Your corporate problems are much bigger than brainstorming.

Q: Can radical thinking and brainstorming be done in the typical environment of fast-paced, structured corporate culture? These cultures usually require quick, sometimes short-sighted answers, heavily influenced by resource constraints and political-hierarchical power. How is effective thinking encouraged (or even accepted) in that kind of environment?

A: Everything can be made to work if there is adequate leadership and responsibility. Sadly, in most corporations leadership is lacking at the top and responsibility is lacking at the bottom. You need to stand up and scream:

"The Emperor has no clothes!" And if people don't listen you need to walk. If you're not prepared to scream or to walk, then you must be willing to accept the fact that you've sold your soul to the devil.

Q: I own and run an interactive design company. We have a very creative staff.

We have chosen to make our decor reflect our creativity--very bright red, yellow and blue. Most visitors comment, "It's bright." It seems they don't know what else to say--good or bad. We have also printed business cards with unusual titles in addition to sets with standard titles like art director and so on.

The unusual titles are nothing too wild, just different, more reflective of what we do. We have hesitated in handing out the nonstandard cards to visitors because of their reactions to our office. But those that have been handed out received positive comments from visitors for the most part. Since we still have to deal with corporate types, are we branding ourselves wrong? Does it pay to stand out from the crowd, or are we shooting ourselves in the foot?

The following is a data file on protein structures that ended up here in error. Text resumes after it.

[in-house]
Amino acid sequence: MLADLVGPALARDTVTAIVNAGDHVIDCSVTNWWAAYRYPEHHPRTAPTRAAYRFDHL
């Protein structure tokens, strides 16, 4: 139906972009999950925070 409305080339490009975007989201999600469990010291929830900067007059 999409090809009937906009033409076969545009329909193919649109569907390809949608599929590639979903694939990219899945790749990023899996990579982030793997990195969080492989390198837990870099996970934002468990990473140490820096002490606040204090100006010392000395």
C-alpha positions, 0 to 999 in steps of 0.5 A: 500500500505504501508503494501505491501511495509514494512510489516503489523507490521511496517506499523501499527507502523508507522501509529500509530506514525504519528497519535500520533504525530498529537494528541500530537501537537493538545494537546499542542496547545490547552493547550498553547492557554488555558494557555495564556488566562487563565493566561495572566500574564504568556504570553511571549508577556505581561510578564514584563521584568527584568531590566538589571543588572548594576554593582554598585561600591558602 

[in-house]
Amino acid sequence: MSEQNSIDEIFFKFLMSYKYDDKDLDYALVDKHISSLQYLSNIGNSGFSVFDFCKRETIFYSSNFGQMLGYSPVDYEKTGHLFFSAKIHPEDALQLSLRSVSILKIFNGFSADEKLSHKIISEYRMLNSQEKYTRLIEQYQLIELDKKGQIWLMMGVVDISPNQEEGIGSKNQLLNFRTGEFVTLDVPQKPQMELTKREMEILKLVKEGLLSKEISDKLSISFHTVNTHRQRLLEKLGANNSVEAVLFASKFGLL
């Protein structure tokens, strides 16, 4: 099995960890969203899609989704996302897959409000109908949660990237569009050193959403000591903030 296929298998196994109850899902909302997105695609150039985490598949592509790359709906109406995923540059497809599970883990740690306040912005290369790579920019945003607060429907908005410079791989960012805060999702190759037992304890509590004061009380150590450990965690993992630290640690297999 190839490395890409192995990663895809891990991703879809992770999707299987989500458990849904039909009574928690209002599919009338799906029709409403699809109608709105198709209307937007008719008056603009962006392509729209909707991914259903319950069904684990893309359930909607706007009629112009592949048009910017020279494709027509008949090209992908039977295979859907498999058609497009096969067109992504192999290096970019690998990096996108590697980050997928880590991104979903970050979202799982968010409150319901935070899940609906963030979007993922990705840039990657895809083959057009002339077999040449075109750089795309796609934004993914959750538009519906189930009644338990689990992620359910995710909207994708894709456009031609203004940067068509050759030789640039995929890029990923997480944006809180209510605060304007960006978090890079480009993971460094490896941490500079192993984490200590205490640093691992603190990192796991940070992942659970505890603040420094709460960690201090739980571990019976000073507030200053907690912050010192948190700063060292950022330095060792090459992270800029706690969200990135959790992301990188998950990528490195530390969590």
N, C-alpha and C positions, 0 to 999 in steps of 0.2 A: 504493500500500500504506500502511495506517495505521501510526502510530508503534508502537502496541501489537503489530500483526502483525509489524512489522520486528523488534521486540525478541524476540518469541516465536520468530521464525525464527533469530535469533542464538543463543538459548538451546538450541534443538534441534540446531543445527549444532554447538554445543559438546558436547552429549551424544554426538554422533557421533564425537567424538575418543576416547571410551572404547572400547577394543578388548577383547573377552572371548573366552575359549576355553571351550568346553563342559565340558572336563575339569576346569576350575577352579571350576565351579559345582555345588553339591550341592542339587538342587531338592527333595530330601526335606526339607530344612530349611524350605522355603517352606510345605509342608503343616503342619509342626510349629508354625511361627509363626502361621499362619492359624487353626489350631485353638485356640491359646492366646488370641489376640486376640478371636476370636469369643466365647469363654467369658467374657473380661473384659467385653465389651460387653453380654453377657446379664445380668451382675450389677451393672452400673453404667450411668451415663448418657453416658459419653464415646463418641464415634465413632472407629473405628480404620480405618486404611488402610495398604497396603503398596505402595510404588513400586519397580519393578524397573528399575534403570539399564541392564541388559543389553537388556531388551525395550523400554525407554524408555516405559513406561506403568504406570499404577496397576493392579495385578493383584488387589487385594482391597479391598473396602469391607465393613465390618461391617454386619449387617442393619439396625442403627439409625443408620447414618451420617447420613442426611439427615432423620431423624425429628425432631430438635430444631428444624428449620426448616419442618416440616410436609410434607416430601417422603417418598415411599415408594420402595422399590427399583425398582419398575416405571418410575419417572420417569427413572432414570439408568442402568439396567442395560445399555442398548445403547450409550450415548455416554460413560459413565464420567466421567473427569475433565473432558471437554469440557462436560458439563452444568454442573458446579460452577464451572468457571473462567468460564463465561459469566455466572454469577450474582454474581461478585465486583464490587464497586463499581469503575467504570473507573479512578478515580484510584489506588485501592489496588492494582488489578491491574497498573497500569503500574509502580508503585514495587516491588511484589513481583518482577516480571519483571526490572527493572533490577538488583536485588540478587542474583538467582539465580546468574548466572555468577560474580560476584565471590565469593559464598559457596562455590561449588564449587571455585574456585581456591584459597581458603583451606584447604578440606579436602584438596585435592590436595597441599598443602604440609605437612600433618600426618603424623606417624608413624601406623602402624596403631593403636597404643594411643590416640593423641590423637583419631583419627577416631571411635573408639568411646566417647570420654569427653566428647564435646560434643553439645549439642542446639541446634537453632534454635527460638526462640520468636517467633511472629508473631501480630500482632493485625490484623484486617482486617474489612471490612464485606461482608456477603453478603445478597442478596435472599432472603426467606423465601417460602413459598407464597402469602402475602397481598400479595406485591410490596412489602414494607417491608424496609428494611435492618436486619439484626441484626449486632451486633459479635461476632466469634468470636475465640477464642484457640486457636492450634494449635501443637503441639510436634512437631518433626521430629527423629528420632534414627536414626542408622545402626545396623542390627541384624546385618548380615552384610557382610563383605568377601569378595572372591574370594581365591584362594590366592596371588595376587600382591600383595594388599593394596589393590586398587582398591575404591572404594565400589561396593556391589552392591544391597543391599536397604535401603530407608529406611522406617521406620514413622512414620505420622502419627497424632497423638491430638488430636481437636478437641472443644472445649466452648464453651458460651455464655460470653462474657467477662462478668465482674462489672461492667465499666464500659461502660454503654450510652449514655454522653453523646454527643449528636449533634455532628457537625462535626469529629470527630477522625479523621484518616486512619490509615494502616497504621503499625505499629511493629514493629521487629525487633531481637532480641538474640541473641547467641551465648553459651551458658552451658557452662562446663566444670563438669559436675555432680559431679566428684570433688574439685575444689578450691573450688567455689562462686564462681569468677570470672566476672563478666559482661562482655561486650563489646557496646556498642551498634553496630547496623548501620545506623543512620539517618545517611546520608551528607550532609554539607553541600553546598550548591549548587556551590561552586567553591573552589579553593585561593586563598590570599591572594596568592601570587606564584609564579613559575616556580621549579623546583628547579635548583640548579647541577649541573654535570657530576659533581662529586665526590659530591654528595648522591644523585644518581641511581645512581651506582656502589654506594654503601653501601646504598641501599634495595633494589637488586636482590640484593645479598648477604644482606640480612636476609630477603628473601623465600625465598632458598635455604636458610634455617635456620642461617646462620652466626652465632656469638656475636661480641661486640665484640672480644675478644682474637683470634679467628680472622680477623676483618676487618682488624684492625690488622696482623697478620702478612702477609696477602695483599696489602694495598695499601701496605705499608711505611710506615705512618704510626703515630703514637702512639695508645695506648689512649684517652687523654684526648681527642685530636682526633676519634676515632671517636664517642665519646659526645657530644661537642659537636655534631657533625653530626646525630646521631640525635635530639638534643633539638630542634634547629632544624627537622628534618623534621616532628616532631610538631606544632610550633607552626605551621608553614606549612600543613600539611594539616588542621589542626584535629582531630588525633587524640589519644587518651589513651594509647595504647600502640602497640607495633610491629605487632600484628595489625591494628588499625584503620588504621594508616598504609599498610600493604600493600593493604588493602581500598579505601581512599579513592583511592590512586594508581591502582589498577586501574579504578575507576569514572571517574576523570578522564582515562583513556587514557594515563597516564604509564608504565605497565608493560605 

A: No guts, no glory. When I started my company back in 1990, folks were still wearing suits. I hadn't worn a suit in the Proctor & Gamble headquarters for five years before that. So, when I left, I just kept wearing jeans and sneakers or sandals. Today I've taken to tropical shirts from Key West. Titles and clothes don't make a company great or bad. Great work and people of vision are what matter. Stop worrying about the little stuff and go be brilliant.

Q: Can you recommend any software that supports the process of brainstorming, both individual brainstorming and collaborative brainstorming?

A: It all stinks as far as I'm concerned. That's both my opinion and the results of quantitative testing my company has done.

Q: What's the single biggest impediment to brainstorming sessions being successful within IT organizations?

A: Poor leadership from management.

Q: How does one provide the assurance to others that radical thinking creates no more risk than a coma--it's radical action that creates the risk?

A: There is no such thing as a guaranteed lottery ticket. In today's world, it is grow or die. If you are not moving forward you are moving backward.

If you would like to recommend an expert for this column or suggest a topic, e-mail Senior Writer Daintry Duffy at dduffy@cio.com.

ASK THE EXPERT Have a question about offshore outsourcing? Marty McCaffrey, founder and executive director of Salinas, California-based Software Outsourcing Research will be available to offer insight and advice on how offshore outsourcing of IT work can offer productivity and quality improvements as well as cost savings. Post your questions for him now until July 15 at www2.cio.com/CIO/expert or e-mail questions to asktheexpert@cio.com.